New Delhi: Indian Foreign Secretary Harsh Vardhan Shringla’s visit to UK came on the eve of the US Presidential election, and the week after India and US signed the fourth foundational agreement that establishes interoperability between militaries, the transfer of high-end technologies and creates common standards and systems between the partners.
In an impressive and eloquent speech at Policy Exchange, Britain’s forward thinking think-tank, which in July announced an international commission on the Indo-Pacific led by the former Canadian PM Stephen Harper, Shringla noted India’s role in mainstreaming the geographical area he defined “as stretching from the west coast to North America to the eastern shores of Africa”. Shringla put in perspective the historical, cultural, economic and geopolitical reasons why India sees the Indo-Pacific as a whole “country”. This resonates with how deeply India integrates the past with the present and the future. Shringla outlined Prime Minister Narendra Modi’s pillars of a rules-based regional architecture, “The Indo-Pacific Oceans Initiative”.
The audience may have been gobsmacked at India’s 360-degree strategic vision, integration and implementation of humanitarian, commercial and security policies in the sphere of influence. He noted that recently Germany’s Indo-Pacific policy echoes India’s principles and it is hoped that UK, although geographically distant but an economic stakeholder, will follow France, the Netherlands and Germany with an Indo-Pacific strategy.
Shringla referred to how after the two World Wars an Atlantic consensus was formed and how post-pandemic disruption to the global systems “could nurture similar approaches to the Indo-Pacific”.
Shringla met with Philip Barton, his equivalent at the FCDO, Lord Ahmad MOS Commonwealth, David Quarrey International Affairs Adviser/acting National Security Adviser; and Priti Patel, Home Minister, about student and other visas. UK’s refrain is “there is no cap on student visas” but Indian students feel there is also no incentive.
Gabriel Elefteriu, Director of Research and Space Policy at Policy Exchange, told The Sunday Guardian, “We were delighted to host His Excellency for this important address at Policy Exchange, at a key moment in world affairs when India’s perspective and voice are so vital. As the Foreign Secretary recognised, the work of our Indo-Pacific Commission—chaired by Stephen Harper, the former Canadian Prime Minister—will ‘feed into government thinking and shape the United Kingdom’s Indo-Pacific strategy’. British policymakers can see that New Delhi is reassessing its traditional strategic policy and that there is scope for a major UK-India ‘reset’ in the near future. This would be a necessary and timely development—and could form a major plank in Britain’s new approach in the region.”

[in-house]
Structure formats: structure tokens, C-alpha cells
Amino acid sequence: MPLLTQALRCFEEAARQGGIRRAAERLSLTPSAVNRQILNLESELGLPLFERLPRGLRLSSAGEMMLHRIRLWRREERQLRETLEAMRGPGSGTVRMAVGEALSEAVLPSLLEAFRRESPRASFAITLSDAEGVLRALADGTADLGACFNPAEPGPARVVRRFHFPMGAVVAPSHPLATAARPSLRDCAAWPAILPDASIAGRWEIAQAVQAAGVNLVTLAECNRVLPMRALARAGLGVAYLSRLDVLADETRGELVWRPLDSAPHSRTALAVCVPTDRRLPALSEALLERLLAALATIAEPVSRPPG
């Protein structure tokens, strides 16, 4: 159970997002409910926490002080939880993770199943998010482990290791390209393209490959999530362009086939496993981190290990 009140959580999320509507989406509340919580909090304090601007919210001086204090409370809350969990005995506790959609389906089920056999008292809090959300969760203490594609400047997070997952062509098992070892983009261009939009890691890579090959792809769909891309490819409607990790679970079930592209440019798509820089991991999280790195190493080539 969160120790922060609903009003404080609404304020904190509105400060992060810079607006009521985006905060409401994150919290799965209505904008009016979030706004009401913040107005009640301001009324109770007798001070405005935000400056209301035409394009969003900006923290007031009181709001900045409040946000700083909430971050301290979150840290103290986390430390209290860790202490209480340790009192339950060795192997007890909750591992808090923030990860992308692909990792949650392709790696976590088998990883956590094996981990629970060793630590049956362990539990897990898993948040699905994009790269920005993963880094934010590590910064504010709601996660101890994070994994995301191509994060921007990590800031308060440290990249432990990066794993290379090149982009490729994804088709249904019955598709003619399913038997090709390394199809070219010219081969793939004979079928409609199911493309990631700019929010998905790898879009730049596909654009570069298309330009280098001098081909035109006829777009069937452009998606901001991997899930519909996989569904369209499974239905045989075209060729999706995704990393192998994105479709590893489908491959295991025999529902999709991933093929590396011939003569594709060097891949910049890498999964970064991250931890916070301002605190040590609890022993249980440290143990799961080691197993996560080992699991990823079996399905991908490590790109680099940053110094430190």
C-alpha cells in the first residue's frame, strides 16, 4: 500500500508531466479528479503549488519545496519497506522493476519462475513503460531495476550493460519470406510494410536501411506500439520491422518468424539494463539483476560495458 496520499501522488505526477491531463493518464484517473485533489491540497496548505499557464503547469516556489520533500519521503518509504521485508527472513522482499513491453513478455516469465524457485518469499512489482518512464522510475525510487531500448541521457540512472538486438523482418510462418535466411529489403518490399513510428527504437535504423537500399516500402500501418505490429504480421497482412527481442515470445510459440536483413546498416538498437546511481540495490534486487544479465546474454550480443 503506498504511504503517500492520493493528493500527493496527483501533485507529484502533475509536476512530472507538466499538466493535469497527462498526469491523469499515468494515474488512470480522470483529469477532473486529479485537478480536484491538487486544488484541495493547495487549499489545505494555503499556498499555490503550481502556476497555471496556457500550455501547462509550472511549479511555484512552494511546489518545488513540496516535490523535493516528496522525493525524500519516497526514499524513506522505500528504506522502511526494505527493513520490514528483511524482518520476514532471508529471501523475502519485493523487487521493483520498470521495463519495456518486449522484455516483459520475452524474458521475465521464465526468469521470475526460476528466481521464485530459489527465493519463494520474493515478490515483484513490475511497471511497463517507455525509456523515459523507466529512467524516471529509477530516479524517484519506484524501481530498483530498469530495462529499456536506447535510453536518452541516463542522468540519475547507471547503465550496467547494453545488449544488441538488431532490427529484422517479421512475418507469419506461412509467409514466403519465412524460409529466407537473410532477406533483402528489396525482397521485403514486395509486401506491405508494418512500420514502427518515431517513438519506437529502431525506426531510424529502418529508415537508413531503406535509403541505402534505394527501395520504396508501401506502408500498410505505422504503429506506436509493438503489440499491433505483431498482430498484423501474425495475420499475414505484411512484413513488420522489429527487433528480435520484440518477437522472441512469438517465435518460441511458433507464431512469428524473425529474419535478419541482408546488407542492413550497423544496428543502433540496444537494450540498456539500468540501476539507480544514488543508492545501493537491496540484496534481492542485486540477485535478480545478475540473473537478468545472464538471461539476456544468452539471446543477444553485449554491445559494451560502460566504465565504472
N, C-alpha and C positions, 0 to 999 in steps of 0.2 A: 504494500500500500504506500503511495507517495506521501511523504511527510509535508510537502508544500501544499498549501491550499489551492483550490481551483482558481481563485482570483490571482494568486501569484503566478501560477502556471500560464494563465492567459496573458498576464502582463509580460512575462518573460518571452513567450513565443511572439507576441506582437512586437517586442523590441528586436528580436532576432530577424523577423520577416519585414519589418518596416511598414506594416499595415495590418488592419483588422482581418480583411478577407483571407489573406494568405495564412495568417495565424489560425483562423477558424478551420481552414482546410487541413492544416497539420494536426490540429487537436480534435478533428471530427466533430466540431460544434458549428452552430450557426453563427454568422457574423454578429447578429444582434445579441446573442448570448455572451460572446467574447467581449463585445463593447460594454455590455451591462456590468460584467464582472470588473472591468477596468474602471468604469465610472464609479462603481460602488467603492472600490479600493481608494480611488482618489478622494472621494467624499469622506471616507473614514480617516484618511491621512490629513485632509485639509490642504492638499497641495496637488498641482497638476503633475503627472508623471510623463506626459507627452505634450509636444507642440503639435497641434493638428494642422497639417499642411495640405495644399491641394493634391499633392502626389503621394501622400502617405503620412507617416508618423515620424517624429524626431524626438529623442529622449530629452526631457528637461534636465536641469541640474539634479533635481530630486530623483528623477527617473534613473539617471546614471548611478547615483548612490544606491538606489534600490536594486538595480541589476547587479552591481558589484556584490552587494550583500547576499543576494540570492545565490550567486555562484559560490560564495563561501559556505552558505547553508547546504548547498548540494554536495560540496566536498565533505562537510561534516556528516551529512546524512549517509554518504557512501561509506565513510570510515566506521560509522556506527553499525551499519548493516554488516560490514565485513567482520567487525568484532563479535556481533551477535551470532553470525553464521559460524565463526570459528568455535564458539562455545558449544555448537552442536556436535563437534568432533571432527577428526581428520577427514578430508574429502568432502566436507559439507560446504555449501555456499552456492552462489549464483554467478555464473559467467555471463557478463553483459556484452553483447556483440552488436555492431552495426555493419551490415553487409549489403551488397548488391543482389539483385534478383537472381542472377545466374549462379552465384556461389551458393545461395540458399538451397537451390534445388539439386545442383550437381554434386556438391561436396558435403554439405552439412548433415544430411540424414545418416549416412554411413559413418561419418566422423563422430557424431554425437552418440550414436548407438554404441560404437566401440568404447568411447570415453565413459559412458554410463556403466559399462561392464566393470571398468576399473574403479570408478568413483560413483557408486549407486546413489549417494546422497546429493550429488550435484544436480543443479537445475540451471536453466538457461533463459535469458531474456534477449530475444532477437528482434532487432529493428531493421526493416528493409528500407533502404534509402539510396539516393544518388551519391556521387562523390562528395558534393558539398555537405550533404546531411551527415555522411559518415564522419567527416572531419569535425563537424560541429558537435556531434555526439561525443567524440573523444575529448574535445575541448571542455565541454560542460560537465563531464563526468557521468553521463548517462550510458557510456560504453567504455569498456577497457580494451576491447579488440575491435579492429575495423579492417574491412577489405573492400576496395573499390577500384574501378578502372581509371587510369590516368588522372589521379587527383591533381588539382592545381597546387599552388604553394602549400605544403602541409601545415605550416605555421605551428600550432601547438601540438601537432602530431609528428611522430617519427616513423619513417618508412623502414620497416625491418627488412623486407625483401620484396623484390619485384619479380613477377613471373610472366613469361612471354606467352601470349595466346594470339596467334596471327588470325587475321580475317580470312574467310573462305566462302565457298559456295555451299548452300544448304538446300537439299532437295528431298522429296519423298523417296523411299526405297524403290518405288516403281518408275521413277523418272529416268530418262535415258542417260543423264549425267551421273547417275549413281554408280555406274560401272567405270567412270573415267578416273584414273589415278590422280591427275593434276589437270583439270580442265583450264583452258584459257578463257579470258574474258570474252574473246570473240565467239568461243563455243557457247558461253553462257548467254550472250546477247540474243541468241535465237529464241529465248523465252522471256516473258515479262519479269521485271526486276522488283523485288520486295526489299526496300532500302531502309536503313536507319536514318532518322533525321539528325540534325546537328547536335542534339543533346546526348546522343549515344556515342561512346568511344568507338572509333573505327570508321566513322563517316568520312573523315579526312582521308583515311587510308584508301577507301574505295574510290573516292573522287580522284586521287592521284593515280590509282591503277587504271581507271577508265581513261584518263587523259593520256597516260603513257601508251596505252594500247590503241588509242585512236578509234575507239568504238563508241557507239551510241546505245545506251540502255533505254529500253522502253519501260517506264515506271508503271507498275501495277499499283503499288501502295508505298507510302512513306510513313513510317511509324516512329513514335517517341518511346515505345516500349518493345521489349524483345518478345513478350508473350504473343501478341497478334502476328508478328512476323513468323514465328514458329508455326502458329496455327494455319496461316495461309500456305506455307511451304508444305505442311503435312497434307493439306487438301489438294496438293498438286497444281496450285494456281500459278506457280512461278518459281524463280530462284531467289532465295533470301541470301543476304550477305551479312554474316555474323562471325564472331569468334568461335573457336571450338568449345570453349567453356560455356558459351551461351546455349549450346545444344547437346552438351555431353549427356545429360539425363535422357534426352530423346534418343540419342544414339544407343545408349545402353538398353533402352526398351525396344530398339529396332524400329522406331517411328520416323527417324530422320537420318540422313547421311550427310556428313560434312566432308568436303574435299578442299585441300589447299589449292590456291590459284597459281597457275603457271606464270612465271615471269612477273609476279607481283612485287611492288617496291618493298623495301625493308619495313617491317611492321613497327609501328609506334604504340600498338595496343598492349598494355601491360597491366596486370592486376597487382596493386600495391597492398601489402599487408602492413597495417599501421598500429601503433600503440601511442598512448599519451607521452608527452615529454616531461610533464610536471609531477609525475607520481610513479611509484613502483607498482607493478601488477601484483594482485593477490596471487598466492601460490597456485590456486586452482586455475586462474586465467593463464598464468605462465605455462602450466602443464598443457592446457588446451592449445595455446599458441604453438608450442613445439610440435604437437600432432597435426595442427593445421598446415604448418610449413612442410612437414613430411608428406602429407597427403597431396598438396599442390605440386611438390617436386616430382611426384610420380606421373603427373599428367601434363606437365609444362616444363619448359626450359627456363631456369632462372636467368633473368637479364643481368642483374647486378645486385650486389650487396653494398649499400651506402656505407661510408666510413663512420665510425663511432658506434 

From both perspectives this visit was a resounding success. In his discreet and consummate diplomatically correct way Shringla raised awareness about India’s present and future position in the world, and inadvertently alerted experts and parliamentarians to how UK was behind the curve in Indo-Pacific strategy and engagement with India. The Conservative government might feel that they have India covered as there are four ministers of Indian origin, but this does not mean they are super aware or super connected with what’s cooking in all spheres, have the spads of these four ministers got expertise and understanding when it comes to Indian sentiment. The question is who is co-ordinating the whole UK approach to bilateral relations? One step in the right direction was Rishi Sunak and Nirmala Sitharaman agreeing to strengthen the economic relationship; and there is an FTA simmering in the background, but as India likes a comprehensive approach it would be naïve to think trade and an FTA are the whole picture. What this visit brought to attention was that the Conservative government lacked a dedicated special adviser to take a panoramic view of UK-India affairs.